A friend gave me my first cape a couple of years (well, my first since the poncho I wore 100 years ago). It’s a heavy wool cape from Spain. I love it and it introduced me to just how beautiful a cape/poncho can be. Despite the drape factor, it’s kinda sexy, in a European way.
Then I saw the Fjallraven Luhkka Jacket, a cape of another ilk. I immediately zeroed in on it because I had already become enamored with this style.
The luhkka, by the way, is a traditional garment worn by the Sami people in the Artic. It’s usually short to allow movement and flexibility and comes down to a person’s elbow and cut longer in the front and back to hang to the waist. The Fjallraven Luhkka is much longer than this traditional version but with the extra length comes additional warmth. You might be surprised at how having your body heat trapped underneath the cape keeps you extra warm.
How to Wear Your Luhkka
While some capes are open in the front so that they can wrap around your torso, the Luhkka has to be slipped on over your head. There’s a partial zipper at the top that zips down just less than half way. And underneath that zipper is a material that will shield you from the wind. Zip it all the way up and you’ve got added protection.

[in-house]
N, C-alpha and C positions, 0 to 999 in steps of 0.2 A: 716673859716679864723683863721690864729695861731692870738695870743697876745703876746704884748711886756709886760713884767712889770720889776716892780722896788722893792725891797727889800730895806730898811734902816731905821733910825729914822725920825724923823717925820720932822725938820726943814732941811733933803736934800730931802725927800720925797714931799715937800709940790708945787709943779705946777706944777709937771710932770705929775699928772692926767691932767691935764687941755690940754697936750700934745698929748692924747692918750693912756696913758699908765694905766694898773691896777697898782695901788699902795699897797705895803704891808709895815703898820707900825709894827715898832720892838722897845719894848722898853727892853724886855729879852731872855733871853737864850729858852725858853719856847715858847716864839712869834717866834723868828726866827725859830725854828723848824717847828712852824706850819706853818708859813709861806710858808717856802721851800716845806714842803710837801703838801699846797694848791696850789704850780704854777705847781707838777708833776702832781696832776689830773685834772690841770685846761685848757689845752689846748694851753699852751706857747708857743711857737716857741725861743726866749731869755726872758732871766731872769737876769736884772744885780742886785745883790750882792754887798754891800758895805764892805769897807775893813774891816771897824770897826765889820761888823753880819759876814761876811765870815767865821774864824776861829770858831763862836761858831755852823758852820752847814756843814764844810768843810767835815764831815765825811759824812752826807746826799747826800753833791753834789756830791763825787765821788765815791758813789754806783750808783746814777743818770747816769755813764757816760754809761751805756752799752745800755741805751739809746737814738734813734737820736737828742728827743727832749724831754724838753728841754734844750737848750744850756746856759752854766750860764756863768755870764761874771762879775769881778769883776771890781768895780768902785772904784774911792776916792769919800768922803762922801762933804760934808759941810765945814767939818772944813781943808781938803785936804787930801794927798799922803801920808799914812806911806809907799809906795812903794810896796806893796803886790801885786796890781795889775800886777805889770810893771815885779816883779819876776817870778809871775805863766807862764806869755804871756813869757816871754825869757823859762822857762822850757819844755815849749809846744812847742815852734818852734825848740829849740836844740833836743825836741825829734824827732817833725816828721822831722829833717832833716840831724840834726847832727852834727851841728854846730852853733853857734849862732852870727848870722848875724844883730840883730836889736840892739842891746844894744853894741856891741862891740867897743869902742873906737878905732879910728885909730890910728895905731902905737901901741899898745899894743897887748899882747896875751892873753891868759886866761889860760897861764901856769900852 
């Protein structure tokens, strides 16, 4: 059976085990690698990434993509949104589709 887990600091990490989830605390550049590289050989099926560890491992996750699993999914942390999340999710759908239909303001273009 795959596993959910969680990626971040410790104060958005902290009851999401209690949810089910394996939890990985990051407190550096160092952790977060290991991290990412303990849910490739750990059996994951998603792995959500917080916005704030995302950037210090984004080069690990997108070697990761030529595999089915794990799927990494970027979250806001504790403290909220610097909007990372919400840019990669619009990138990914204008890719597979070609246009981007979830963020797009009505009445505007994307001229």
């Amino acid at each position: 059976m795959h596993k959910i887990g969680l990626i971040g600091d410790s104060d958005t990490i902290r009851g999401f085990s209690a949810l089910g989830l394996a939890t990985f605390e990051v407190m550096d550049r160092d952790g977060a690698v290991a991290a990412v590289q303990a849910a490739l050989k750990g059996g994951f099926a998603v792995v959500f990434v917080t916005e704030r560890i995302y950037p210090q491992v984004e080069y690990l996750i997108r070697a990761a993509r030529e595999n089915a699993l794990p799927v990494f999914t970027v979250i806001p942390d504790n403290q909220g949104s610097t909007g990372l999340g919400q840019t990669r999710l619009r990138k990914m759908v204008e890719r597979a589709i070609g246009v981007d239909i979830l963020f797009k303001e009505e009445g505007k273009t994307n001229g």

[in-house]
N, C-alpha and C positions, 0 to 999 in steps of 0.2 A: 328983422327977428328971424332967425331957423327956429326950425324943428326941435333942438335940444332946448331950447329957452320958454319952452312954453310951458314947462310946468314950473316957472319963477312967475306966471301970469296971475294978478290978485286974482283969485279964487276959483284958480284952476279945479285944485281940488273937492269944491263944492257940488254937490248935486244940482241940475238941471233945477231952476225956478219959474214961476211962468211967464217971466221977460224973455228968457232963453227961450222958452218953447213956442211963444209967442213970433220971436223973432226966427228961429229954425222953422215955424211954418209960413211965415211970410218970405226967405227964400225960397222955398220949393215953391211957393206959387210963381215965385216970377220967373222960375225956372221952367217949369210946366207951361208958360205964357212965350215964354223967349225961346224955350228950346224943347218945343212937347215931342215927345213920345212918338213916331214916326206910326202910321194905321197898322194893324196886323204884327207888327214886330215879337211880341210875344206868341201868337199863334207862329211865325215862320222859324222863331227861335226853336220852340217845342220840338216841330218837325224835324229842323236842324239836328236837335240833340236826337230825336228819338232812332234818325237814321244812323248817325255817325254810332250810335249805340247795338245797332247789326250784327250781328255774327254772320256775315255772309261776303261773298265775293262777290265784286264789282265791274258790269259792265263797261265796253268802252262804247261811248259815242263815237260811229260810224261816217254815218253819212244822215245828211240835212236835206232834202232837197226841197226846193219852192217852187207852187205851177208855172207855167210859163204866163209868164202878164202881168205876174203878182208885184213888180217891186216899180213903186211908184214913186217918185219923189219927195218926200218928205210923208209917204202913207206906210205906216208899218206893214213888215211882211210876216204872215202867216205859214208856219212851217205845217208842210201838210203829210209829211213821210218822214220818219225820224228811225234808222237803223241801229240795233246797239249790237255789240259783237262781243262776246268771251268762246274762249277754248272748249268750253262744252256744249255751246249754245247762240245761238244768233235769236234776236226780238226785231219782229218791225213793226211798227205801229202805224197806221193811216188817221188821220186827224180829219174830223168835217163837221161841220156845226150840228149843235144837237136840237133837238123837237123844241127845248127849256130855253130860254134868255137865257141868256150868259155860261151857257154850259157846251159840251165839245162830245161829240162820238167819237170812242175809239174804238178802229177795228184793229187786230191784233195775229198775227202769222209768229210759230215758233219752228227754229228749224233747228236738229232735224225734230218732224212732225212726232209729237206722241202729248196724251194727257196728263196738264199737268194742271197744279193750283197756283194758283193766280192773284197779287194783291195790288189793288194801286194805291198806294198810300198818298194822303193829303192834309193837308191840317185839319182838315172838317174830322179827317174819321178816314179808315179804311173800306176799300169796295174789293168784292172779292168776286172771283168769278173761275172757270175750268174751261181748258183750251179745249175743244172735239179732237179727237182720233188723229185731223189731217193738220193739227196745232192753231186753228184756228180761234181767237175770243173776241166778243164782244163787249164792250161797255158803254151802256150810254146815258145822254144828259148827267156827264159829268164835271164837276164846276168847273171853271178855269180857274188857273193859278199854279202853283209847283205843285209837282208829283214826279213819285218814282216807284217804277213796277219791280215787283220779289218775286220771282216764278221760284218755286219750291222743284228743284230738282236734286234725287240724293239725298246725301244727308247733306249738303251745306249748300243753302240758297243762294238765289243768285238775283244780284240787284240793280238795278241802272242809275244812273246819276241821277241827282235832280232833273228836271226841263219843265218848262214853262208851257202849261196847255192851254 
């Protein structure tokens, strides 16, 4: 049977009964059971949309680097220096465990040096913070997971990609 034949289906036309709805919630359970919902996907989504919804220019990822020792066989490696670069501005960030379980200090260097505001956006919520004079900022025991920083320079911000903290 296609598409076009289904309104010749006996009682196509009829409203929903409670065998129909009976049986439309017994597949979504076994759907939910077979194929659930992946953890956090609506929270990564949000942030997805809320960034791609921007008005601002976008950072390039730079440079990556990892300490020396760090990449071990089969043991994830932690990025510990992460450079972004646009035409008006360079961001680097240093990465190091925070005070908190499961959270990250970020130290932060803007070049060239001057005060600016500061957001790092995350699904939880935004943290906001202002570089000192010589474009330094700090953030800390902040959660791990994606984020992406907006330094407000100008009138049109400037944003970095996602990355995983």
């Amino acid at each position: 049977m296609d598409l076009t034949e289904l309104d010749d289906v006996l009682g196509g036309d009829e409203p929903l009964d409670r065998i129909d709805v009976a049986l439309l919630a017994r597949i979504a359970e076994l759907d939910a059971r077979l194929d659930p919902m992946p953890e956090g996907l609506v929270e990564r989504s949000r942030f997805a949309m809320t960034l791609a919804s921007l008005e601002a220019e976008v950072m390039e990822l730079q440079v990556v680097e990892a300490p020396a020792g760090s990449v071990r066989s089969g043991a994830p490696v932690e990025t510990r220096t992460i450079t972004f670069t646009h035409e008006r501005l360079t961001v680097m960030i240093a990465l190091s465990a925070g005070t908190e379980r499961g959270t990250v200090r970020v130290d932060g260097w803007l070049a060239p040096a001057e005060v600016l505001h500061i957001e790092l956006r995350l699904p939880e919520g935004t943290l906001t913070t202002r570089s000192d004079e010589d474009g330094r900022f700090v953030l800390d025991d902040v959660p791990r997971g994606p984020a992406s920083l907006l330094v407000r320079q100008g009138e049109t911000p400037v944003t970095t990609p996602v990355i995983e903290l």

While the hood can’t be zipped off, the fur is detachable. Pull strings allow you to tighten the hood around your head for added warmth.
While I don’t know if they were meant for this, there are two snaps on each side of the bottom hem that bring the front and the back of the cape together forming faux sleeves that you can put your hands through. You can then easily slip your hands into the big front lined pocket.
The fill is 95% goose down.
What I Love
- How deceptively warm it is. As jackets go, it seems rather thin. But it must be due to the fact that it’s like wearing a blanket, it is very warm.
- Other than my Spanish wool cape, it’s like nothing I own so it’s a definite head turner.
Not So Much
- It can be a bit awkward to take off and put on, especially at a restaurant or friend’s house. The only way around this would be to have a full zipper in the front and I think that would take away from this jacket’s unique beauty.
- I might prefer to have two separate zippered pockets in the front rather than one large one where my hands meet in the middle. But perhaps that’s just me because I often fill my pockets with my wallet, cell phone and keys rather than carrying a purse.
- At $500, I have to admit it’s a bit pricey. But, again, it’s beautiful and unique.
While perhaps a bit bulky to pack away, I could imagine this would be a great jacket to bring to Europe, particularly Scandinavia.
Disclosure: Fjallraven sent this jacket to me for review. Regardless, everything I have said in the post reflects my honest opinions.